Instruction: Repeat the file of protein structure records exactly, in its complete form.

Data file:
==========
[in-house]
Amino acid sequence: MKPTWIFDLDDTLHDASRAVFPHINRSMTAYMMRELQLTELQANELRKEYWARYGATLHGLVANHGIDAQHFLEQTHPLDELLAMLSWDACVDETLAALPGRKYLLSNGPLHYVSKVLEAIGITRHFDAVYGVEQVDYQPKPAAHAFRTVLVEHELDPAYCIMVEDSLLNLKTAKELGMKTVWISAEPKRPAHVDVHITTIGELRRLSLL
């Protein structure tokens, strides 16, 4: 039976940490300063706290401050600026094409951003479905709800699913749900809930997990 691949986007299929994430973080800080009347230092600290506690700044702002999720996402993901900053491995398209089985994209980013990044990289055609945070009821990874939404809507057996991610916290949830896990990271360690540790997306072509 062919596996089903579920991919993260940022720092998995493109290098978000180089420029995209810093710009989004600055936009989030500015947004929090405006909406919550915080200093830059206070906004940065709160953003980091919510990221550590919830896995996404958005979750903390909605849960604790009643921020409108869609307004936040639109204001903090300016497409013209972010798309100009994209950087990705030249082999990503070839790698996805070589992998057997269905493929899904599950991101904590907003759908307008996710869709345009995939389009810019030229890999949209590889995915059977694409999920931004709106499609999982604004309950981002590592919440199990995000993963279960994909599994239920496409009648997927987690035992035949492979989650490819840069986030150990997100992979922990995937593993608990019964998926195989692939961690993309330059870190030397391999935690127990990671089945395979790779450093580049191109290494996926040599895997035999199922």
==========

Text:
[in-house]
Amino acid sequence: MKPTWIFDLDDTLHDASRAVFPHINRSMTAYMMRELQLTELQANELRKEYWARYGATLHGLVANHGIDAQHFLEQTHPLDELLAMLSWDACVDETLAALPGRKYLLSNGPLHYVSKVLEAIGITRHFDAVYGVEQVDYQPKPAAHAFRTVLVEHELDPAYCIMVEDSLLNLKTAKELGMKTVWISAEPKRPAHVDVHITTIGELRRLSLL
């Protein structure tokens, strides 16, 4: 039976940490300063706290401050600026094409951003479905709800699913749900809930997990 691949986007299929994430973080800080009347230092600290506690700044702002999720996402993901900053491995398209089985994209980013990044990289055609945070009821990874939404809507057996991610916290949830896990990271360690540790997306072509 062919596996089903579920991919993260940022720092998995493109290098978000180089420029995209810093710009989004600055936009989030500015947004929090405006909406919550915080200093830059206070906004940065709160953003980091919510990221550590919830896995996404958005979750903390909605849960604790009643921020409108869609307004936040639109204001903090300016497409013209972010798309100009994209950087990705030249082999990503070839790698996805070589992998057997269905493929899904599950991101904590907003759908307008996710869709345009995939389009810019030229890999949209590889995915059977694409999920931004709106499609999982604004309950981002590592919440199990995000993963279960994909599994239920496409009648997927987690035992035949492979989650490819840069986030150990997100992979922990995937593993608990019964998926195989692939961690993309330059870190030397391999935690127990990671089945395979790779450093580049191109290494996926040599895997035999199922």